There’s invisible radiation all around us. Until 1896, no-one knew it existed. But then Henri Becquerel discovered that rocks containing uranium produced rays that blackened photographic paper.
Now we know that many substances are radioactive – they give out particles which travel through the air until they are absorbed, either by the air itself or by some other material that blocks their path.
A cloud chamber is a good way to show up the radiation which is present in our environment. This is called background radiation.
What do you see in a cloud chamber?
Looking into a cloud chamber you see the tracks of electrically charged particles as they pass through the chamber.
The space inside the chamber is filled with alcohol vapour and, as a particle passes through, tiny droplets of alcohol form, showing up its track. It’s a bit like the vapour trails you see when a jet aircraft flies through the high, cold atmosphere.
Where does this radiation come from?
The charged particles which produce tracks in a cloud chamber are alpha and beta particles (from radioactive atoms), and protons and muons (from space).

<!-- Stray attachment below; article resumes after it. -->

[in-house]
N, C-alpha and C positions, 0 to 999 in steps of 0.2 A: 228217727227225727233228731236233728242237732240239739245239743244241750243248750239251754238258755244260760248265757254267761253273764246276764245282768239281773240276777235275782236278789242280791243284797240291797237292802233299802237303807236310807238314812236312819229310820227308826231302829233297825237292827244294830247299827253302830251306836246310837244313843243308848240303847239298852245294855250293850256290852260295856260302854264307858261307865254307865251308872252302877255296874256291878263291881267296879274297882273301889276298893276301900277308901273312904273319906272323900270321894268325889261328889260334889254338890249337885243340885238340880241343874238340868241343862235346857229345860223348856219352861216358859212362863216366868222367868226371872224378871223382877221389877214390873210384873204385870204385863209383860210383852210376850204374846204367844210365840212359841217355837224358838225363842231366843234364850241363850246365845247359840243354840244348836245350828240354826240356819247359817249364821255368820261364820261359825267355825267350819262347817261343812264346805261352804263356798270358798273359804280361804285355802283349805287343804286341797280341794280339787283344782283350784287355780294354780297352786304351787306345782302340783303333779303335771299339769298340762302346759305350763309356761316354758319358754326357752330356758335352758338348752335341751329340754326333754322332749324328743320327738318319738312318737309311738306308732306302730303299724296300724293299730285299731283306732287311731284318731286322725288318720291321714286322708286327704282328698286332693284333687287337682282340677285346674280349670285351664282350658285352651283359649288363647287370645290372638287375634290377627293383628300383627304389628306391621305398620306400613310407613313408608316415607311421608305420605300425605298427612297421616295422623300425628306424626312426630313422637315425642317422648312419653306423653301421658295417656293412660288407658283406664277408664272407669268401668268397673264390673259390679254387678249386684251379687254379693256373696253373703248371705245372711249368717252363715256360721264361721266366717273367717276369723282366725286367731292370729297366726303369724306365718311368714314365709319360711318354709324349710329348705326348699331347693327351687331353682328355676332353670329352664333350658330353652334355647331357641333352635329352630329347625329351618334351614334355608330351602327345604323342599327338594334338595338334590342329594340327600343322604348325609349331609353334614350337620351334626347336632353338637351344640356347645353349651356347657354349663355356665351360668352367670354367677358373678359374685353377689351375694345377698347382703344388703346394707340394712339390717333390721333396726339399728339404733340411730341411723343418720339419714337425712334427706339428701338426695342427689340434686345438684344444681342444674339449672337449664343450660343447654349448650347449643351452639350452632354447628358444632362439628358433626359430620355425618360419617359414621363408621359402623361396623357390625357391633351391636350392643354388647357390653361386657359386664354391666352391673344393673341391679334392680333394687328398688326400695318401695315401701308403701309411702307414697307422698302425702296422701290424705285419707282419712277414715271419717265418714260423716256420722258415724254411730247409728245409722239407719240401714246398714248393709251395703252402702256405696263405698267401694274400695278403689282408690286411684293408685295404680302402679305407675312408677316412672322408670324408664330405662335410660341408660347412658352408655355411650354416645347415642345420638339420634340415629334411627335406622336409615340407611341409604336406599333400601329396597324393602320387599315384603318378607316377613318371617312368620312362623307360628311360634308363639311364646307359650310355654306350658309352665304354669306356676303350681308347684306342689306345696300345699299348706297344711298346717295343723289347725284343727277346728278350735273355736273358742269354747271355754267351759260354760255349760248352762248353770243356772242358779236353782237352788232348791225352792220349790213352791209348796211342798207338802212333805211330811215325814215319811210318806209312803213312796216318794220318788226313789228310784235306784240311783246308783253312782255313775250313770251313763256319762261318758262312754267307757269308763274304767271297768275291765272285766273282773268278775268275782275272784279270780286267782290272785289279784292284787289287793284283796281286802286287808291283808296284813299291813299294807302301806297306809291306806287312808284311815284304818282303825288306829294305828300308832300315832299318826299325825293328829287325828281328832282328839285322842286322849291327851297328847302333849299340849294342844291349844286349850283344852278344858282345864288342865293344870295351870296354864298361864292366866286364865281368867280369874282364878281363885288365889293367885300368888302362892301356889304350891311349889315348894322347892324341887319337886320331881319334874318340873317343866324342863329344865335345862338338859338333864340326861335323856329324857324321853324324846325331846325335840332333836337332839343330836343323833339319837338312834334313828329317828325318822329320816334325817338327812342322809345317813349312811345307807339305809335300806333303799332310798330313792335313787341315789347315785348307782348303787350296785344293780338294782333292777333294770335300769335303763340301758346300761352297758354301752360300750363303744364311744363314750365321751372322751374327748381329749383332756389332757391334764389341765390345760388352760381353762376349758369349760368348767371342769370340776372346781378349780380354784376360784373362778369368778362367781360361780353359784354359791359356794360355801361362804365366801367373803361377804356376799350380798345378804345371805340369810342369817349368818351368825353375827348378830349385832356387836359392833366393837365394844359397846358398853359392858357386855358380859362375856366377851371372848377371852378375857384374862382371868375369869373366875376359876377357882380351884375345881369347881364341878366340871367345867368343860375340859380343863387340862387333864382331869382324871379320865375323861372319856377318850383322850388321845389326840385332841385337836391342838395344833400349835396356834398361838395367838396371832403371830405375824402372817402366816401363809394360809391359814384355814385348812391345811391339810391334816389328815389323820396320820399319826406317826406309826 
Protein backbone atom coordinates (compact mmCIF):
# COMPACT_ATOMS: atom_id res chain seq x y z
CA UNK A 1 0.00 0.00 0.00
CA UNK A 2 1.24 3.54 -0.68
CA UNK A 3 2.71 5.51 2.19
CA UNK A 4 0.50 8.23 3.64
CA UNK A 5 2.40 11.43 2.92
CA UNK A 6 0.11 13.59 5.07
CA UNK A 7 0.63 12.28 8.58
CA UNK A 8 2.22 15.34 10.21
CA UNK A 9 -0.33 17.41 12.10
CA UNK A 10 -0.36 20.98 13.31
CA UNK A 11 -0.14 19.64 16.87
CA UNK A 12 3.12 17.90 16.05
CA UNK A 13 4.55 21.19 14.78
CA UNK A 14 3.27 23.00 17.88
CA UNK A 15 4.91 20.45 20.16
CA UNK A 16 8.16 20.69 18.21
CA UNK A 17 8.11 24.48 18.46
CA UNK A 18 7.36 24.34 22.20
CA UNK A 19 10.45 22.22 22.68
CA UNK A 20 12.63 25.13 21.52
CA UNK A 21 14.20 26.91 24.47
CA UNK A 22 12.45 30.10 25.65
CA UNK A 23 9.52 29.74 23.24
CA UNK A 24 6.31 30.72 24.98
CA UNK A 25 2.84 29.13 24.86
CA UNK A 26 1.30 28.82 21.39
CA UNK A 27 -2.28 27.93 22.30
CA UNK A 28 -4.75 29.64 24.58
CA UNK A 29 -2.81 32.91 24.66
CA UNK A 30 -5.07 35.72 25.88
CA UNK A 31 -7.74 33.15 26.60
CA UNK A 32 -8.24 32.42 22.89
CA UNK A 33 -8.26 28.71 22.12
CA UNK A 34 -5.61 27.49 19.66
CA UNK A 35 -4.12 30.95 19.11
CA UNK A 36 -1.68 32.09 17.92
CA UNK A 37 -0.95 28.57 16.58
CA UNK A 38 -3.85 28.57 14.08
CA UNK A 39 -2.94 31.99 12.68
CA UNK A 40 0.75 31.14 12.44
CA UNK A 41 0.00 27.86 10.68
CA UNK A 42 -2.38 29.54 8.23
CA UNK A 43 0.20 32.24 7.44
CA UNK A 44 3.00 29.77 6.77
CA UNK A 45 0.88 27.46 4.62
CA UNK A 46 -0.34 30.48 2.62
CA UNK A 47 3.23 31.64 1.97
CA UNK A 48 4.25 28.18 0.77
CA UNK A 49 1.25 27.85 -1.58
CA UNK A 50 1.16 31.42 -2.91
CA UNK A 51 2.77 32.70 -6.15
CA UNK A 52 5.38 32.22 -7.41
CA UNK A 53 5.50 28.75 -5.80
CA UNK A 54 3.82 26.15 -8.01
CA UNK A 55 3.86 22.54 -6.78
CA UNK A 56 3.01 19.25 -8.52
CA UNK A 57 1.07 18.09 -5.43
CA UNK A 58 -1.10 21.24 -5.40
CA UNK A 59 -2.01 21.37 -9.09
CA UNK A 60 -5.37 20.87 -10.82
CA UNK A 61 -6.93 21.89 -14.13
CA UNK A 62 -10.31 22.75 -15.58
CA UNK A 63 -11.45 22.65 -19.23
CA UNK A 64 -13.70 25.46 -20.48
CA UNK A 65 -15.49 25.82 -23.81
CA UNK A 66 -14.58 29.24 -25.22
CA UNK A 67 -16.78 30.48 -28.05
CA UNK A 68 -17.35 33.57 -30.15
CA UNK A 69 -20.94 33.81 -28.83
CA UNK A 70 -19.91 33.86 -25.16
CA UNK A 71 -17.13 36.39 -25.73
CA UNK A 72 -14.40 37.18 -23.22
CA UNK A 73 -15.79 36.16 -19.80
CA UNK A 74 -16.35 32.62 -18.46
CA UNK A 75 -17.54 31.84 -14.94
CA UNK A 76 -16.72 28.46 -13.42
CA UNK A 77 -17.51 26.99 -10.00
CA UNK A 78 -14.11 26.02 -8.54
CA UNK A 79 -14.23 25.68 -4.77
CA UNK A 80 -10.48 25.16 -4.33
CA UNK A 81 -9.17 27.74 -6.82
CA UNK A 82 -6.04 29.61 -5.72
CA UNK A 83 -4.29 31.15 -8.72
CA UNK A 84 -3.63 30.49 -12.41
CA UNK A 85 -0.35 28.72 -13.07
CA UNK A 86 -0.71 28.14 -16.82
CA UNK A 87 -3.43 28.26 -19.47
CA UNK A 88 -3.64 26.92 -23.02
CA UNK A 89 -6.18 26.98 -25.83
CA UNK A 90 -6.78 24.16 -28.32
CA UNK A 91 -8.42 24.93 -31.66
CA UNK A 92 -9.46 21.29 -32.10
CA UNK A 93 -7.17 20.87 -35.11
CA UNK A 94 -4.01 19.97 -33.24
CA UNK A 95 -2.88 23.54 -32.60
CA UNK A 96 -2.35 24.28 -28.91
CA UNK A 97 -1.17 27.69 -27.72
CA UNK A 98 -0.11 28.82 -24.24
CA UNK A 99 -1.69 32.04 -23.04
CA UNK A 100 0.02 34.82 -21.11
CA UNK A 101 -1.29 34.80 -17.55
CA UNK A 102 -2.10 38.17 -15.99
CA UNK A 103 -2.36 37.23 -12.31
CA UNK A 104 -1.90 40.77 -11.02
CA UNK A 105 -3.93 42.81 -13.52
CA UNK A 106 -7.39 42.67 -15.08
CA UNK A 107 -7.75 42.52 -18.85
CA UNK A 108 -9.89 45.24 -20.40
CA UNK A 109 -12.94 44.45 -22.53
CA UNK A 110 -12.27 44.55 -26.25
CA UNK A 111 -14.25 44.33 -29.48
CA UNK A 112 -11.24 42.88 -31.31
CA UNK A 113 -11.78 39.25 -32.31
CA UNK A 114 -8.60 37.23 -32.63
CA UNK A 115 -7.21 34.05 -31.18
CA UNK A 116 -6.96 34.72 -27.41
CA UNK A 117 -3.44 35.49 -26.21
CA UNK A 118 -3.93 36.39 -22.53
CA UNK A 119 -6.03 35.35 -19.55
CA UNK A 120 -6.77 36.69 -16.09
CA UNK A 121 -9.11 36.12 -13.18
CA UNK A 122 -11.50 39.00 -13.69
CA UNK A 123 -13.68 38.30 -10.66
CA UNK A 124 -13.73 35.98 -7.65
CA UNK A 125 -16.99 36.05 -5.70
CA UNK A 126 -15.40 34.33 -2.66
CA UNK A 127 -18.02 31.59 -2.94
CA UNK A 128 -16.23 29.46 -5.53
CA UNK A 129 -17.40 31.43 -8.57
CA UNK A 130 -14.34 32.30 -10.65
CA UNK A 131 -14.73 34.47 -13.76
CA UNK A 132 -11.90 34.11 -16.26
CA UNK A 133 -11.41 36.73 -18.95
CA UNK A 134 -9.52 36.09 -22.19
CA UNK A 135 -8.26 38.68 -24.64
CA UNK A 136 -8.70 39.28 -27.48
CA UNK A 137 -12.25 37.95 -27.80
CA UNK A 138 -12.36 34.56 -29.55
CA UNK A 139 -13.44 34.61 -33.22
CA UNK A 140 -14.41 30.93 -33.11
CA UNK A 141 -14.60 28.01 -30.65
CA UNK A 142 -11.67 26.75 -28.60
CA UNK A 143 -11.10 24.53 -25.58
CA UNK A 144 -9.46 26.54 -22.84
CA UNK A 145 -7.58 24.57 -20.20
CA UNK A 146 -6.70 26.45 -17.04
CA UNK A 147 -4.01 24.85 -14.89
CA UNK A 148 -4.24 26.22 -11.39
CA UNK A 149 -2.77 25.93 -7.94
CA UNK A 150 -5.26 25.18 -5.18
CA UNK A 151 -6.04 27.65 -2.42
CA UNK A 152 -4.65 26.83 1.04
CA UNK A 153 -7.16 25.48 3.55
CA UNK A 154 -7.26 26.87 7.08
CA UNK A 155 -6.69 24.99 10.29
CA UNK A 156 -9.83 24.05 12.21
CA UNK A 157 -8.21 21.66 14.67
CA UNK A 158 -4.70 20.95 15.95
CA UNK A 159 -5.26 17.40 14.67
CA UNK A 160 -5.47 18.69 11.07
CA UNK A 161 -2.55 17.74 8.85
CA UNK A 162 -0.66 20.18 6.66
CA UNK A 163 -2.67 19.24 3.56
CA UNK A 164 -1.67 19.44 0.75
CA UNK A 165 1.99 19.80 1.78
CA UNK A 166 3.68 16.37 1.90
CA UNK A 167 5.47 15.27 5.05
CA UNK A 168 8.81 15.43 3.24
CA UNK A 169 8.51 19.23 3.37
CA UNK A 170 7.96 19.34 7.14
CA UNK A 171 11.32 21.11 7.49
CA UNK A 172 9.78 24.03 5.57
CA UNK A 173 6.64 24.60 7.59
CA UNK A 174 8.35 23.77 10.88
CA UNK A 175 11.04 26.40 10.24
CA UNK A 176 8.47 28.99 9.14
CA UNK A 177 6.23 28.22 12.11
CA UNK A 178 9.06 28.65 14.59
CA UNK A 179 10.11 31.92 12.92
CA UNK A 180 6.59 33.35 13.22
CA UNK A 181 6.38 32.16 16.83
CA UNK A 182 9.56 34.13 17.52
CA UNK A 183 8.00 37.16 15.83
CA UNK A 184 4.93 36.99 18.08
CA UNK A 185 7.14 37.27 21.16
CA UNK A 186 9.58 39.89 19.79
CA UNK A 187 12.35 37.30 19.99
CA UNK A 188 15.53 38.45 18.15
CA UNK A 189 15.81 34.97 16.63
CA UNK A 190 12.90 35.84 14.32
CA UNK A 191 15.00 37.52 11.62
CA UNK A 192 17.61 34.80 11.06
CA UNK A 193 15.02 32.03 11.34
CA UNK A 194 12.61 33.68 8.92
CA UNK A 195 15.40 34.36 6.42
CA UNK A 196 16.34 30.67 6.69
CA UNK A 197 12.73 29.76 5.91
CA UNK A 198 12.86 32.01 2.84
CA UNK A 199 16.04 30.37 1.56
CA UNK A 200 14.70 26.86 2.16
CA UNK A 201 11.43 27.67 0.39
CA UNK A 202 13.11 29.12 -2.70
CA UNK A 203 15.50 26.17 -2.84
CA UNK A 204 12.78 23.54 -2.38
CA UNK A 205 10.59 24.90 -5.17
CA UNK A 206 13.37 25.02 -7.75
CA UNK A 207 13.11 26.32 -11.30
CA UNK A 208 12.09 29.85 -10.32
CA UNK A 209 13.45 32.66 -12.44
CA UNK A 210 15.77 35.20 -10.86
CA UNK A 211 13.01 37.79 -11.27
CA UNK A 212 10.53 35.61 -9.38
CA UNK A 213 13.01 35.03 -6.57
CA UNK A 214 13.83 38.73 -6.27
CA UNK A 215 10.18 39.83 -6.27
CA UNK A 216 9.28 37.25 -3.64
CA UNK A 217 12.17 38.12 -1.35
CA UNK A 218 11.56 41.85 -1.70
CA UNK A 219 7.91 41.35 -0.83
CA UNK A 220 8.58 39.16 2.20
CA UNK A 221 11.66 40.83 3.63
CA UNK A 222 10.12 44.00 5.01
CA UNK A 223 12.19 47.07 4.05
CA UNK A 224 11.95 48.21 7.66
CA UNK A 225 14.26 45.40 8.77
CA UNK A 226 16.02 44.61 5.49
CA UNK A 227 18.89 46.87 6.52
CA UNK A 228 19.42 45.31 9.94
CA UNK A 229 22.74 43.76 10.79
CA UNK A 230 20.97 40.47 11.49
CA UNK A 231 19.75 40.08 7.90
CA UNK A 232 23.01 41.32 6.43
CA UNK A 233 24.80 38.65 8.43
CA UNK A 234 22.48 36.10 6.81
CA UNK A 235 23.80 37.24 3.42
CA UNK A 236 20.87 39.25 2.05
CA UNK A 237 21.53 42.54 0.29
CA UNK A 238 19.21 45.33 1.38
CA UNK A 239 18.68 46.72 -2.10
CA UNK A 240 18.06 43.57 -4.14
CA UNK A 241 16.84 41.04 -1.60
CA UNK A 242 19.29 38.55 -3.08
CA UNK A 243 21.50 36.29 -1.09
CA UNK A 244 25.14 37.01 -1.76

Alpha and beta particles come from radioactive materials in our environment:
- potassium, uranium and thorium in building materials and ground rocks
- radon in the atmosphere
- Muons are like heavy electrons. They shower down on us when very energetic radiation from space (cosmic rays) strikes molecules high in the atmosphere, smashing up air molecules.
And, because we human beings are made of materials from our environment which we have taken in as our food and drink, we too are slightly radioactive.
What’s in a cloud chamber?
At the bottom of the chamber is a metal plate cooled to about -35°C. You can see a thin film of liquid alcohol on top of it.
At the top of the chamber is a glass plate with fine heating wires. Alcohol is evaporated from this plate at a temperature of about 50°C.
In this way the chamber is filled with alcohol vapour; warmer at the top than the bottom.
When a particle passes through the region where the vapour is coldest it causes condensation. The small droplets of alcohol show where the particle has passed through.
You can tell from the irregular particle tracks that they lose energy as they interact with air molecules. The straightest tracks are from the fastest, most energetic particles.